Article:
Best stocks to buy now
ServiceNow (NYSE: NOW)
Goldman projects that ServiceNow could exceed $15 billion in subscription revenue in 2026. The company reported just under $1.3 billion in subscription revenue for its most recent quarter.
“Average deal sizes are very large, highlighted by Customer Workflow deals at ~$267K and Creator Workflow deals at ~$225K. As well, we believe that dollar for dollar, NOW can complement Salesforce.com and Workday in how big they are in Customer Support and HR, respectively,” the note said.
According to Goldman Sachs, recent difficulties will prove short-lived because the company will resume its growth and will soon reach a position of leadership in enterprise software.
2022 could be be a bounce back year for the company “given that net new business growth, which is a leading indicator for revenue growth, is accelerating with 1Q21 better than 4Q20 and 2Q21 tracking ahead of 1Q21,” Goldman said. “If this continues through 2H21, ServiceNow may reaccelerate revenue growth in C22.”
The company is trading below its pre-pandemic multiple of enterprise value to sales, Goldman said, and the stock has fallen 17% since late April.
The firm reiterated its price target of $695 per share, which is nearly 50% above where the stock closed on Wednesday.
UPS (NYSE: UPS)
“UPS also debuted a new pricing strategy that sets rates and enforces contract compliance using fully-allocated costs and real-time capacity. This announcement sends a strong signal to the market (and FedEx) that pricing power remains strong, which is positively correlated with parcel stock valuations,” according to the note.
According to the investment firm, UPS appeared likely to exceed its guidance, which could lead to a rise in the stock.
“Our buy-side survey indicated a willingness to re-rate UPS higher if it can meet their margin targets, and we continue to see upside to valuation and earnings for UPS at this time,” the note stated.
JPMorgan raised its price target on UPS from $224 to $243 per share, representing a nearly 21% increase from the stock’s closing price on Wednesday.
Clover Health (NASDAQ: CLOV)
After traders on Reddit caused a steep rise in the heavily shorted insurance stock, investors should abandon Clover Health, according to Bank of America.
“Despite a similar growth profile and lower near term margin trajectory, the company is now trading at a 70% premium to ALHC… its closest comp,” according to the note. “While we continue to believe that the Clover Assistant adds value and helps reduce costs, and CLOV is likely to grow faster than the [Medicare Advantage] market as a whole, the current growth trajectory does not support the valuation.”
This is not the first time the company has withdrawn from meme stocks. Another Bank of America analyst terminated coverage of GameStop and downgraded AMC last Friday.
Bank of America also expressed skepticism, citing recent guidance cuts for membership in its direct contracting business.
“To some extent, we believe falling short on membership in a new government program is completely understandable given the number of moving parts,” the note said. “However, doing so in the quarter after lowering the MA membership guide leaves us with low visibility into the outlook.”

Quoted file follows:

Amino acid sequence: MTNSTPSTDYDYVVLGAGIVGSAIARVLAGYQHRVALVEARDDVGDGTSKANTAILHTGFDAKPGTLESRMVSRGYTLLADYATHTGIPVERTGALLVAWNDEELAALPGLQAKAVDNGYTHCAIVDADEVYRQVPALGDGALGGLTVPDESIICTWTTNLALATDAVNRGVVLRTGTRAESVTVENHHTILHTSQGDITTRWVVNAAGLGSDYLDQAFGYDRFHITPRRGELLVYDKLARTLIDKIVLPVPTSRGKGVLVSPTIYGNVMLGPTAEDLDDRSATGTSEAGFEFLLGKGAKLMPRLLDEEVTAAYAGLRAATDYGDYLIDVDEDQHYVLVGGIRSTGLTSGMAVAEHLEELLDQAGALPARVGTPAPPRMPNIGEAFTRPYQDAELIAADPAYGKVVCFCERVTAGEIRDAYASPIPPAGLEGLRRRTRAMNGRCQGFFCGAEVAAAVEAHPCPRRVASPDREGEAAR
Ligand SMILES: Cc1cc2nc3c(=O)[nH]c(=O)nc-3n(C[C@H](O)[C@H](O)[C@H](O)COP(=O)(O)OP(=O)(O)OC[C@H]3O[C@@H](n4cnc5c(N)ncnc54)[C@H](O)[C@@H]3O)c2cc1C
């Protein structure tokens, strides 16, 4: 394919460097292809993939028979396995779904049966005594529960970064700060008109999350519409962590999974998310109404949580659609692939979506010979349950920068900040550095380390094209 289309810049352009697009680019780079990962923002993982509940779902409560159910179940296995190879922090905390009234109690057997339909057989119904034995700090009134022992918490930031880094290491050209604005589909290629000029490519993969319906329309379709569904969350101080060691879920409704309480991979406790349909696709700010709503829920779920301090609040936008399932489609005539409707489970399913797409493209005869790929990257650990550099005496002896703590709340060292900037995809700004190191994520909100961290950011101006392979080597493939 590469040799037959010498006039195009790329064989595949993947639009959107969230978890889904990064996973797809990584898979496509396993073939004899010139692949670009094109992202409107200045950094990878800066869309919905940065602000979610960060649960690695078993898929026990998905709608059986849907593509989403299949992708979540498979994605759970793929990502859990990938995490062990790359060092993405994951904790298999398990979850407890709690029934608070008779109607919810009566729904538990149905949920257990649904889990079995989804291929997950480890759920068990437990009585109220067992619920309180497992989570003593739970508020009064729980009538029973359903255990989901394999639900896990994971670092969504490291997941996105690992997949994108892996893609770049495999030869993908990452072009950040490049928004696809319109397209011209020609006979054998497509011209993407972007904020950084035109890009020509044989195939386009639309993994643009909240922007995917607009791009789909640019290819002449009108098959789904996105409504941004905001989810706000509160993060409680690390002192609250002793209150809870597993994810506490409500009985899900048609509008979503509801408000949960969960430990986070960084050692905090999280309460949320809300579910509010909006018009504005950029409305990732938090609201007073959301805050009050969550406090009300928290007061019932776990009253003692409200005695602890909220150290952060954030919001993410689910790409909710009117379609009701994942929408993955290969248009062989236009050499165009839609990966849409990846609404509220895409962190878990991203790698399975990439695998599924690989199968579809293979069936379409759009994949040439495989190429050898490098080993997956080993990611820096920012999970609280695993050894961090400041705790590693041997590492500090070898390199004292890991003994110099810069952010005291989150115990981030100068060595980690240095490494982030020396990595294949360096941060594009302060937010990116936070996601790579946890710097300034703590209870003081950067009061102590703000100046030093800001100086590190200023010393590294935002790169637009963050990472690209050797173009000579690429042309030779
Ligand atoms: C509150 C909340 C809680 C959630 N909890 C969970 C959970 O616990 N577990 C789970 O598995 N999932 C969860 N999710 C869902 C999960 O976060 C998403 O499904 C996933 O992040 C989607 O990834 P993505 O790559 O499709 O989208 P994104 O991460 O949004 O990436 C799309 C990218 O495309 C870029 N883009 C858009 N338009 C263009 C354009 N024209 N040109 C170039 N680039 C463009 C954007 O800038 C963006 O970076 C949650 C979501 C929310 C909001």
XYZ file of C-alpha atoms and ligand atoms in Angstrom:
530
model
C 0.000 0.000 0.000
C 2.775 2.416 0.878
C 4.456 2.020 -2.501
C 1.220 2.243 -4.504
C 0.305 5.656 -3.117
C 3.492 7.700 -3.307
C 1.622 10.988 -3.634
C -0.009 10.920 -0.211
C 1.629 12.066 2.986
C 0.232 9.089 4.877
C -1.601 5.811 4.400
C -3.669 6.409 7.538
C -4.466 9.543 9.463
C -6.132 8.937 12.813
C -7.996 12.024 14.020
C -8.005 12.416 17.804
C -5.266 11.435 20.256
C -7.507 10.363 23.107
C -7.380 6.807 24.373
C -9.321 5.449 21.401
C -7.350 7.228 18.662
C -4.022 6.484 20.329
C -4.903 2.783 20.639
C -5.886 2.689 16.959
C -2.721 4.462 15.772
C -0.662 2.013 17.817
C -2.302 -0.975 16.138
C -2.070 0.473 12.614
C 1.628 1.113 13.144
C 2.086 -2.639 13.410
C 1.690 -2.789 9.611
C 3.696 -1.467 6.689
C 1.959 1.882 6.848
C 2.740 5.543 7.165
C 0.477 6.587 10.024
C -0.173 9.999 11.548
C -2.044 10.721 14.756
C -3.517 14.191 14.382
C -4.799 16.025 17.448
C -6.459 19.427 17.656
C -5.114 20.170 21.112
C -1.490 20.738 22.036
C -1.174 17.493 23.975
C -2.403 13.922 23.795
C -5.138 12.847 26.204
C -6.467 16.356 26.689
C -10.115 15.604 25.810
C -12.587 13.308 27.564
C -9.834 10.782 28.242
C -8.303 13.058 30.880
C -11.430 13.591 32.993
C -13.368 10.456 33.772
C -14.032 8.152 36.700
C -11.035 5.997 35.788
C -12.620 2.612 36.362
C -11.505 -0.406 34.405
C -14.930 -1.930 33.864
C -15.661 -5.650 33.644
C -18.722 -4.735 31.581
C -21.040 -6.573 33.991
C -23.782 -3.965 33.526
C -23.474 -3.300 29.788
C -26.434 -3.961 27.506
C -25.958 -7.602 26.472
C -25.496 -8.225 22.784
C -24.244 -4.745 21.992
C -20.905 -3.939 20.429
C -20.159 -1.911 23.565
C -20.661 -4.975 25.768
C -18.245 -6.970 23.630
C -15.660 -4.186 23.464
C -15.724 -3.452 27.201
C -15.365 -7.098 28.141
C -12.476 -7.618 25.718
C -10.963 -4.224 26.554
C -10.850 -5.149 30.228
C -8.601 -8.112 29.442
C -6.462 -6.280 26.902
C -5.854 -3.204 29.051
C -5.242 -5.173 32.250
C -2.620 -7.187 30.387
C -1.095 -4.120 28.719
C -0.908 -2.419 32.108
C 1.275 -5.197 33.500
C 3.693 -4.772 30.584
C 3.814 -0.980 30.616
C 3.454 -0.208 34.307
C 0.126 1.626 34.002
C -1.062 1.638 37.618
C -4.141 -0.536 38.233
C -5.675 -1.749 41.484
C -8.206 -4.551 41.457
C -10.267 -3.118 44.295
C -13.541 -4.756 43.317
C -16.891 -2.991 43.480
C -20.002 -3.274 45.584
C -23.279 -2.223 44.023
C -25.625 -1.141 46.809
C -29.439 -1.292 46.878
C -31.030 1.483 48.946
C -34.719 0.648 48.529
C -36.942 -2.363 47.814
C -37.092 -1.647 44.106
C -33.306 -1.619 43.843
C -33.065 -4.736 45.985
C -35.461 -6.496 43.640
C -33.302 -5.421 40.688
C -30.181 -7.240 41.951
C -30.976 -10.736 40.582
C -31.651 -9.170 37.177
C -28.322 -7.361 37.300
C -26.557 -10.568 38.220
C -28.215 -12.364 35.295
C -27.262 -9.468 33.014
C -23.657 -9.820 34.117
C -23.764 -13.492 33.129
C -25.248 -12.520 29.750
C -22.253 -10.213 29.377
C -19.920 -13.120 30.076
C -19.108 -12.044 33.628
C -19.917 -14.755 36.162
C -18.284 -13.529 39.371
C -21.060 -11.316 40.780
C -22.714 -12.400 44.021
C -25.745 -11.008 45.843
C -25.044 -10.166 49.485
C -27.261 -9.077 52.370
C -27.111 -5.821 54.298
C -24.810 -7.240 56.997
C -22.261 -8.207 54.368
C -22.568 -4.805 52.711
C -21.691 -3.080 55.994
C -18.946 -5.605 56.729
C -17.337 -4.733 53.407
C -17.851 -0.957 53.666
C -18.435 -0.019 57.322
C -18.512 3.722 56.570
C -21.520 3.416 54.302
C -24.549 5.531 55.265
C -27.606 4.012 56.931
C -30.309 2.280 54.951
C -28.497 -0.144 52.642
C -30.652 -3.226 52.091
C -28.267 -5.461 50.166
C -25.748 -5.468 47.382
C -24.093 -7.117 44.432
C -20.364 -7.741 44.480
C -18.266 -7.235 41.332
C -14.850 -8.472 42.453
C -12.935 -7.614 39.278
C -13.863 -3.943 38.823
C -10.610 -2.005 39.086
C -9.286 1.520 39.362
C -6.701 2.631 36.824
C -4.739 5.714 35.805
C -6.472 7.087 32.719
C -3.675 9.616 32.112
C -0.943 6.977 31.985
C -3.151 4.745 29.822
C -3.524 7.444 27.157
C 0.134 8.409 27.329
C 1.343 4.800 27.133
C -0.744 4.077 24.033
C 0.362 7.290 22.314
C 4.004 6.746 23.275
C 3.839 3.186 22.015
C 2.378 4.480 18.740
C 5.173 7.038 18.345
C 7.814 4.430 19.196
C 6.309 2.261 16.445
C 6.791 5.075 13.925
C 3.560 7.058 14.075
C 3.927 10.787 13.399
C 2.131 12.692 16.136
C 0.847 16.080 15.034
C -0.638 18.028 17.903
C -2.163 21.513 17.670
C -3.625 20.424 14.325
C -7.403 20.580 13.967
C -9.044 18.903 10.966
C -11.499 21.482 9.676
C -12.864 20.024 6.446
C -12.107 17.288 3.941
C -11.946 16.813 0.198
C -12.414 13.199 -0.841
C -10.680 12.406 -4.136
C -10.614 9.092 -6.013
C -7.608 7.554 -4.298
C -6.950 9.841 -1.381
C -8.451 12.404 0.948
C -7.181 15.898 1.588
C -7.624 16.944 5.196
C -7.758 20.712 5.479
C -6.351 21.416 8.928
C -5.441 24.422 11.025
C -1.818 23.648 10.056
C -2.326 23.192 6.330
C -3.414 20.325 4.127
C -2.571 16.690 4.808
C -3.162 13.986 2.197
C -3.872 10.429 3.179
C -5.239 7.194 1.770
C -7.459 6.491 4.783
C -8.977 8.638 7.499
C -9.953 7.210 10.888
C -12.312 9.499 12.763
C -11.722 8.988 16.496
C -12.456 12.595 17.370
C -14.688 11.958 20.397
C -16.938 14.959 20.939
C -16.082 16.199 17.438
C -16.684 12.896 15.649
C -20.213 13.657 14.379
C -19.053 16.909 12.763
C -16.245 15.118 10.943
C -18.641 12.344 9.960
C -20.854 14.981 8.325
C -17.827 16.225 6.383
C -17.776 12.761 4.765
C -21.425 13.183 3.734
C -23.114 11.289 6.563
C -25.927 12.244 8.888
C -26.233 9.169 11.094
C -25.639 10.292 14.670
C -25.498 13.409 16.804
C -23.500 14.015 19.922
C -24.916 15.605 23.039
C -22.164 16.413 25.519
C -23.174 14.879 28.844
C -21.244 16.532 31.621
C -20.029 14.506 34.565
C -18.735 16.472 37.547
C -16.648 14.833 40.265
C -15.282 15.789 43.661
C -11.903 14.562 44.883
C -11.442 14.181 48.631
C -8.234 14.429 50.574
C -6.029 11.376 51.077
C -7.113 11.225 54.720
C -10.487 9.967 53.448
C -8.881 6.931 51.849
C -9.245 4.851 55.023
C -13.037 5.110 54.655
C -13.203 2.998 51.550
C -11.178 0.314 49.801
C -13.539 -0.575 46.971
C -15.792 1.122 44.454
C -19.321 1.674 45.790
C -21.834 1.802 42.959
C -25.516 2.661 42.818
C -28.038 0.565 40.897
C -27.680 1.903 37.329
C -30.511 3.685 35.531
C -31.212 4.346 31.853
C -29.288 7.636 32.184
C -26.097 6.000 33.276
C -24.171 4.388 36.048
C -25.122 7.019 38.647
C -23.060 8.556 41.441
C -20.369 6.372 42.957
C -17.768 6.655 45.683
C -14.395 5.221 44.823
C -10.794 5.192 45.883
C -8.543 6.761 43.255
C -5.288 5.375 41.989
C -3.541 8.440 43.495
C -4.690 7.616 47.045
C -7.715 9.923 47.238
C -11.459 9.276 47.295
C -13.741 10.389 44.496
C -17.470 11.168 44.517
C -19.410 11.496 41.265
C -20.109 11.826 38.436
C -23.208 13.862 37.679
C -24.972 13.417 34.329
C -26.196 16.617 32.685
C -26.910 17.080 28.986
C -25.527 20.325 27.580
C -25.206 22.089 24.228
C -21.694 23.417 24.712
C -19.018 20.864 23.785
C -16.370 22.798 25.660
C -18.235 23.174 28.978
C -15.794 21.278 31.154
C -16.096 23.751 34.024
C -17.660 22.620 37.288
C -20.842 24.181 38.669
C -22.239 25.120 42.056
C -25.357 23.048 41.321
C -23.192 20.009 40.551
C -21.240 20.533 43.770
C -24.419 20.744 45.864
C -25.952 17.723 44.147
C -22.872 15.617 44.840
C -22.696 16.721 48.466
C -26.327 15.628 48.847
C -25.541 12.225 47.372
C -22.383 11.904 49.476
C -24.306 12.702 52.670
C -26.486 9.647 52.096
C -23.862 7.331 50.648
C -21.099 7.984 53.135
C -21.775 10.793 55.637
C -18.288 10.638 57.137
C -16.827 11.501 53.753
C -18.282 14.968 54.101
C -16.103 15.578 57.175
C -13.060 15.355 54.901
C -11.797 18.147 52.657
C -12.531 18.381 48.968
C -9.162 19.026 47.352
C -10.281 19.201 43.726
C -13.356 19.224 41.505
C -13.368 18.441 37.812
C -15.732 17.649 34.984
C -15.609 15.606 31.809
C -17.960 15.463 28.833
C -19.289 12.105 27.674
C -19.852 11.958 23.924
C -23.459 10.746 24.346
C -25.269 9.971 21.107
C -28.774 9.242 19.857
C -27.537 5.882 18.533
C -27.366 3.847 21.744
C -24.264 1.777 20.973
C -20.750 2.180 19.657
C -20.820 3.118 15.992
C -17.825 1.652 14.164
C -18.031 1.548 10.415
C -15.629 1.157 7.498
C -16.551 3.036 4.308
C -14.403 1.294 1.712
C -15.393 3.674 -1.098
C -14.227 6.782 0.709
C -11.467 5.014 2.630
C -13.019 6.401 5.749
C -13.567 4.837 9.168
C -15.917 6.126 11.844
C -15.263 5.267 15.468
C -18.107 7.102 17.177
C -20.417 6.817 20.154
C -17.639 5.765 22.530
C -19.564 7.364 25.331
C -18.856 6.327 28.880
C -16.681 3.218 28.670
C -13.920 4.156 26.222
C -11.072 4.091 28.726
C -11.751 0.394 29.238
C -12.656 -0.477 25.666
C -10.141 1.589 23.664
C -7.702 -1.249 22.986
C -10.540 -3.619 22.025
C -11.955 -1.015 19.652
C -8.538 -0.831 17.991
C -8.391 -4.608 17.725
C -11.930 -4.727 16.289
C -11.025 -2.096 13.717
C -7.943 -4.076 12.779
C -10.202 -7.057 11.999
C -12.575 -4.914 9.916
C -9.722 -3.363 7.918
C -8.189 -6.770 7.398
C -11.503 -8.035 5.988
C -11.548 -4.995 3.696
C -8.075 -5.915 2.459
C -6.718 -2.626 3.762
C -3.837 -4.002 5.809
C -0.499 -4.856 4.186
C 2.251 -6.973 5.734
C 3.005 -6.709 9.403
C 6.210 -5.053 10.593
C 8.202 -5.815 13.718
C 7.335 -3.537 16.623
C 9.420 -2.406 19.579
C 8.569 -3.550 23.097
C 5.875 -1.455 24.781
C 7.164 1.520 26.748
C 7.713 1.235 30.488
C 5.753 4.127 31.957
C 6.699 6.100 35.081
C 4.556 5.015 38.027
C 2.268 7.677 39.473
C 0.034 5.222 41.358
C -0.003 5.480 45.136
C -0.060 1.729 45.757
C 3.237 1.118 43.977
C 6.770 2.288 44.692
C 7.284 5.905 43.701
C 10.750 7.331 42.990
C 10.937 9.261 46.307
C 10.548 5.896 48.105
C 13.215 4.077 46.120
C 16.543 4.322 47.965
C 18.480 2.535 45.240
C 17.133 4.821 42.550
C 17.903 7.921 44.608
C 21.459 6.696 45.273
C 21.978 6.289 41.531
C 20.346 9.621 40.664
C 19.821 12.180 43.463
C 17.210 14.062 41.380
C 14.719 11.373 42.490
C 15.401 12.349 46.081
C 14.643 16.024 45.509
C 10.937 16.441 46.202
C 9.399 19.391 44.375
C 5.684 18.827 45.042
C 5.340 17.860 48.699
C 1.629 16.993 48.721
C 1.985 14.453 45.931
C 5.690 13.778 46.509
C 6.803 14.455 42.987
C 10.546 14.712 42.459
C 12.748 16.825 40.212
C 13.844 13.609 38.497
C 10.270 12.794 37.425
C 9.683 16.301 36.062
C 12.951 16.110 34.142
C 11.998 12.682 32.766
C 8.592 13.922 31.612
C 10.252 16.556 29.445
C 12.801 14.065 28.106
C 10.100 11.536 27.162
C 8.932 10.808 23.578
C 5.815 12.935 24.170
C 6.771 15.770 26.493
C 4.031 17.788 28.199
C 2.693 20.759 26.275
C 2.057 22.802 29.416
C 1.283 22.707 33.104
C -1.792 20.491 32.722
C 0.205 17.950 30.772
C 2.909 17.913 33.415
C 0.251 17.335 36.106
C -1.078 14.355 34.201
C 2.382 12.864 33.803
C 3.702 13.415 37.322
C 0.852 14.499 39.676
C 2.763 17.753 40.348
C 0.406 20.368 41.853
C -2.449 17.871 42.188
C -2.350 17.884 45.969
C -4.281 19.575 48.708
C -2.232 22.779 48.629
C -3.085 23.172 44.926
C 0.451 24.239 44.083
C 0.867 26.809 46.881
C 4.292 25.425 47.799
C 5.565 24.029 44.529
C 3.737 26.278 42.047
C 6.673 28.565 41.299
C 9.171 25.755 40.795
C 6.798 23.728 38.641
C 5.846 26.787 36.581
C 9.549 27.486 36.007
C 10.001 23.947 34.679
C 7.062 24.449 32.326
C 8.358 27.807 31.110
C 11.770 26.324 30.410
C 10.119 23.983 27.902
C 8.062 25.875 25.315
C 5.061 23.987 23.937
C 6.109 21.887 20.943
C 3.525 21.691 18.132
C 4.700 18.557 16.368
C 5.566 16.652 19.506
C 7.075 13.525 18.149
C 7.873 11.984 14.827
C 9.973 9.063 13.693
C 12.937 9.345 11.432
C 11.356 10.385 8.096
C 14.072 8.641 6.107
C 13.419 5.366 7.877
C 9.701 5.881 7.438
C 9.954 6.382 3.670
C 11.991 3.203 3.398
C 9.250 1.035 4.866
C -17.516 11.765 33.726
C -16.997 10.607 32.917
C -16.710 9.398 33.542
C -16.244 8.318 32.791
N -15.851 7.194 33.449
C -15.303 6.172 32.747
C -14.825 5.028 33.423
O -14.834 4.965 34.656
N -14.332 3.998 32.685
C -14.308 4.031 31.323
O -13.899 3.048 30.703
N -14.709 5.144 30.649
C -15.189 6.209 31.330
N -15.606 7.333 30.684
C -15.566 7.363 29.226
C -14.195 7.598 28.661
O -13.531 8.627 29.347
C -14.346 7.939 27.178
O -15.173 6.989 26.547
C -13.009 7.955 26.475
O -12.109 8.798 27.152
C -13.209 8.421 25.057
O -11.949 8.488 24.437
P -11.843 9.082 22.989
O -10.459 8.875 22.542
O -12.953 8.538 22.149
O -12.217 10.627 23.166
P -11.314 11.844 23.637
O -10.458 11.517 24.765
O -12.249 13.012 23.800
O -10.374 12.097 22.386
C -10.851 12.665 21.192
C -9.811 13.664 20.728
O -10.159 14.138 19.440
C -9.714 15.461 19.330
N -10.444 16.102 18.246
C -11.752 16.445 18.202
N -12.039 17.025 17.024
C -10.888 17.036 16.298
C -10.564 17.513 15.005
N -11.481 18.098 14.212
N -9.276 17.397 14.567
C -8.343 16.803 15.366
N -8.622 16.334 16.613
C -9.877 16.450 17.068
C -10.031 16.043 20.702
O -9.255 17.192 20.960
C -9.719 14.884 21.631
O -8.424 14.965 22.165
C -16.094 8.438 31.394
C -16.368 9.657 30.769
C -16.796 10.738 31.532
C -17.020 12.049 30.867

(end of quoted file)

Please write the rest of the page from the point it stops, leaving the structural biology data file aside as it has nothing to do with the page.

The firm reiterated its Clover price target of $10 per share, which is more than 40% lower than where the stock closed on Wednesday.
GameStop (NYSE: GME)
It has been five months since GameStop’s stock caught fire, and the current strategy to transform the retailer into an e-commerce powerhouse is still unclear, according to investment firm Baird.
Wednesday’s announcement revealed better-than-expected revenues for the first quarter, with the help of sales of the Xbox One and PlayStation 4. They also announced that the company had hired two former Amazon executives, who would serve as CEO and CFO. They will be joining Board Member and Chewy Co-Founder Ryan Cohen, who has both e-commerce and business experience, on the executive team.
Baird analyst Colin Sebastian reiterated his neutral rating on the stock after the earnings report, saying that the eventual turnaround for the company plan remained unclear.
“As GameStop’s board continues to shuffle the management deck, the goal to transform into a ‘technology’ company that delights gamers remains mostly a mystery, particularly as the video game industry accelerates the shift toward downloads, streaming and cloud services,” the note said. “No doubt the console transition period is providing a lifeline, but games are not dog food, and investors deserve more than memes to value a company’s fundamental, long-term prospects.”
Baird has a price target of $25 per share for GameStop, more than 90% below where the stock closed on Wednesday.
The firm raised its estimates for the second quarter, but said that the recent boost from console sales wouldn’t last forever.
“We are increasing our Q2 revenue and EPS estimates to reflect the favorable impact of easing console supply constraints; however, we are also slightly lowering our Q3 and Q4 estimates as some hardware demand will likely be pulled forward as availability improves faster than previously expected,” the note said.